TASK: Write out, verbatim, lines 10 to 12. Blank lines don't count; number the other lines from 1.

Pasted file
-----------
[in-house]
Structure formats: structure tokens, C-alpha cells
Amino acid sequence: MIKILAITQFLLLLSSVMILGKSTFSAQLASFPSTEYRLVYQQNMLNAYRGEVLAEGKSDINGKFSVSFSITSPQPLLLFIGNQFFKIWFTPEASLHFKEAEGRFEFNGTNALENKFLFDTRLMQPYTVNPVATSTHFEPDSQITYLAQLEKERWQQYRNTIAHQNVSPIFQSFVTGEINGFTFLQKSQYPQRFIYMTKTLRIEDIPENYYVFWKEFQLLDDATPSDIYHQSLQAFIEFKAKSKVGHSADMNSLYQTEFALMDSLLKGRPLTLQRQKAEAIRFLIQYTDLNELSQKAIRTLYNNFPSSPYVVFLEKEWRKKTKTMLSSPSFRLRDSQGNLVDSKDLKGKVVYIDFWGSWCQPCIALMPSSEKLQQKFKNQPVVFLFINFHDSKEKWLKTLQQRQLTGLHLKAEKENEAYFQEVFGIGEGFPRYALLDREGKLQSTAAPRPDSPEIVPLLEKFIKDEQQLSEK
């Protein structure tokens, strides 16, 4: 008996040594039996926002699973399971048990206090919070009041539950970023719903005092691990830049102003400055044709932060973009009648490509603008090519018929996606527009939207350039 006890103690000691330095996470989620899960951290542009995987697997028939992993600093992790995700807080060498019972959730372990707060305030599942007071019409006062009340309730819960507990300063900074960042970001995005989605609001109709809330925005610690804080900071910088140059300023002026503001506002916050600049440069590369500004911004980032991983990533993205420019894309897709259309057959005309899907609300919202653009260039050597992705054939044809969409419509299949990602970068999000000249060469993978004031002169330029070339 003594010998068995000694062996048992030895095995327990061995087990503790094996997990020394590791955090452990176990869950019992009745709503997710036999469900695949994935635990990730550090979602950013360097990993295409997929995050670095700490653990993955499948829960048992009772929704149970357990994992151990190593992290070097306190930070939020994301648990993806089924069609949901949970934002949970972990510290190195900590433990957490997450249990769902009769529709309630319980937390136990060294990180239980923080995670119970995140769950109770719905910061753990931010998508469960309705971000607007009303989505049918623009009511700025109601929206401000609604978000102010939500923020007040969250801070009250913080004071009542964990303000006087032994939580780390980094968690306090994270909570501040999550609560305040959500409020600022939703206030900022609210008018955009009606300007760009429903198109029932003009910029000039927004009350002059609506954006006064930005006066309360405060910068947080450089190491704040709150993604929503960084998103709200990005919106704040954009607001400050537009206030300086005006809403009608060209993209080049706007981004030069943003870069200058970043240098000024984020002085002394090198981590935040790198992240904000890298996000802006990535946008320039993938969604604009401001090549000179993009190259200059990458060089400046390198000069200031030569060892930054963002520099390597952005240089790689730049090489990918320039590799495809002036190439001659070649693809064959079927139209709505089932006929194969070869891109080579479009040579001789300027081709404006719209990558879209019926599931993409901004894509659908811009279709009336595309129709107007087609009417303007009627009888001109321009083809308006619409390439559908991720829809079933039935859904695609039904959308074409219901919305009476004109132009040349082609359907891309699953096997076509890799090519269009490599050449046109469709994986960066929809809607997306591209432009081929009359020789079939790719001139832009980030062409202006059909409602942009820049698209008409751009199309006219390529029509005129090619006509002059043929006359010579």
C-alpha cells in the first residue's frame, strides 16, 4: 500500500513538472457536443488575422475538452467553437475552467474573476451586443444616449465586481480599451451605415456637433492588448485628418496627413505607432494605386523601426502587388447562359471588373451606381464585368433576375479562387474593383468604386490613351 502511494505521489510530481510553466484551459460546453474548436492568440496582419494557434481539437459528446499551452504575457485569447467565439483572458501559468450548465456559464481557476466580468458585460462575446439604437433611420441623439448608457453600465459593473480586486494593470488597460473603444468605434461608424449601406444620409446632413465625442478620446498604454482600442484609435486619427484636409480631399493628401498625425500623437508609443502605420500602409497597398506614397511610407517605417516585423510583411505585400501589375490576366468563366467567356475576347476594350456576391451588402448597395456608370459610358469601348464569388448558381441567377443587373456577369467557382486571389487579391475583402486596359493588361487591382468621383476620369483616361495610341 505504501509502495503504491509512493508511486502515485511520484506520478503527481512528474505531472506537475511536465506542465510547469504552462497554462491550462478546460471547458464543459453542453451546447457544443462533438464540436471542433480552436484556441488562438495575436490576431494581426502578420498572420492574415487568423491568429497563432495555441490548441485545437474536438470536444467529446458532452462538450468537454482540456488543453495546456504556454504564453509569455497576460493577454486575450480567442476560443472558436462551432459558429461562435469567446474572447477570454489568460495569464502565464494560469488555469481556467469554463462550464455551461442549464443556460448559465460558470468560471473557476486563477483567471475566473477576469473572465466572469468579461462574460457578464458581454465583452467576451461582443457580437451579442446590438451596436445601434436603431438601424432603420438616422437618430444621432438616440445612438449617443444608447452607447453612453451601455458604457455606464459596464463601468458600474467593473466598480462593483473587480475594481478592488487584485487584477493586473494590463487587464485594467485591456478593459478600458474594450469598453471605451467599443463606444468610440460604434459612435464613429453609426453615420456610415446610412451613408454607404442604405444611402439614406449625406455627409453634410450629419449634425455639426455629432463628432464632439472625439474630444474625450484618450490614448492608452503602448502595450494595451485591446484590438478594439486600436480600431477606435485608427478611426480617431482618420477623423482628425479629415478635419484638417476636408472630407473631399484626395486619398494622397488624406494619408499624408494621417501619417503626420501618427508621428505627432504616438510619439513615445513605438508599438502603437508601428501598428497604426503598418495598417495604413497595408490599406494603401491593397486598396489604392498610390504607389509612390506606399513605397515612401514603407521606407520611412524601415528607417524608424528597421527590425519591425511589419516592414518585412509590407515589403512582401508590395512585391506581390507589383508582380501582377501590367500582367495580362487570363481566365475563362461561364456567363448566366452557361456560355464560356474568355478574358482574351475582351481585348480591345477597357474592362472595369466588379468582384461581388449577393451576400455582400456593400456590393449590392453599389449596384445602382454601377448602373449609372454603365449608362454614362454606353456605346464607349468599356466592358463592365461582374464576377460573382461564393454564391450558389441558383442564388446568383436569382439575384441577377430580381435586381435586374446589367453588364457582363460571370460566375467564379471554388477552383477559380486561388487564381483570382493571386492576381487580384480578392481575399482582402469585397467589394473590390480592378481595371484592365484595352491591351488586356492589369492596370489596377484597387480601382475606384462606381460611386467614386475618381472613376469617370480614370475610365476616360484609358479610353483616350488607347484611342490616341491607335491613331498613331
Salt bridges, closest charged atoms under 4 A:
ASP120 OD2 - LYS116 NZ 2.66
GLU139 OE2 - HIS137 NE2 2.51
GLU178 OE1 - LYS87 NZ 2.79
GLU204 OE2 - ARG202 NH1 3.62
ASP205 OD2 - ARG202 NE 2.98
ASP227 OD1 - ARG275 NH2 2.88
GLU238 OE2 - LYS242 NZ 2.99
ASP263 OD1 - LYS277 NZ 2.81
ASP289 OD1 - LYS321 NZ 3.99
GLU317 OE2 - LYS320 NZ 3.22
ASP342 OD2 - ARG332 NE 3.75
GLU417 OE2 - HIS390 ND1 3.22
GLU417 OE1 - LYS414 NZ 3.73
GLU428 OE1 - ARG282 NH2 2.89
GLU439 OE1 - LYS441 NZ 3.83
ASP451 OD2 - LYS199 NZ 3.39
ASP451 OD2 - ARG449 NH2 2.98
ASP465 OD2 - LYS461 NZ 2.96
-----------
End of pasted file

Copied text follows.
GLU204 OE2 - ARG202 NH1 3.62
ASP205 OD2 - ARG202 NE 2.98
ASP227 OD1 - ARG275 NH2 2.88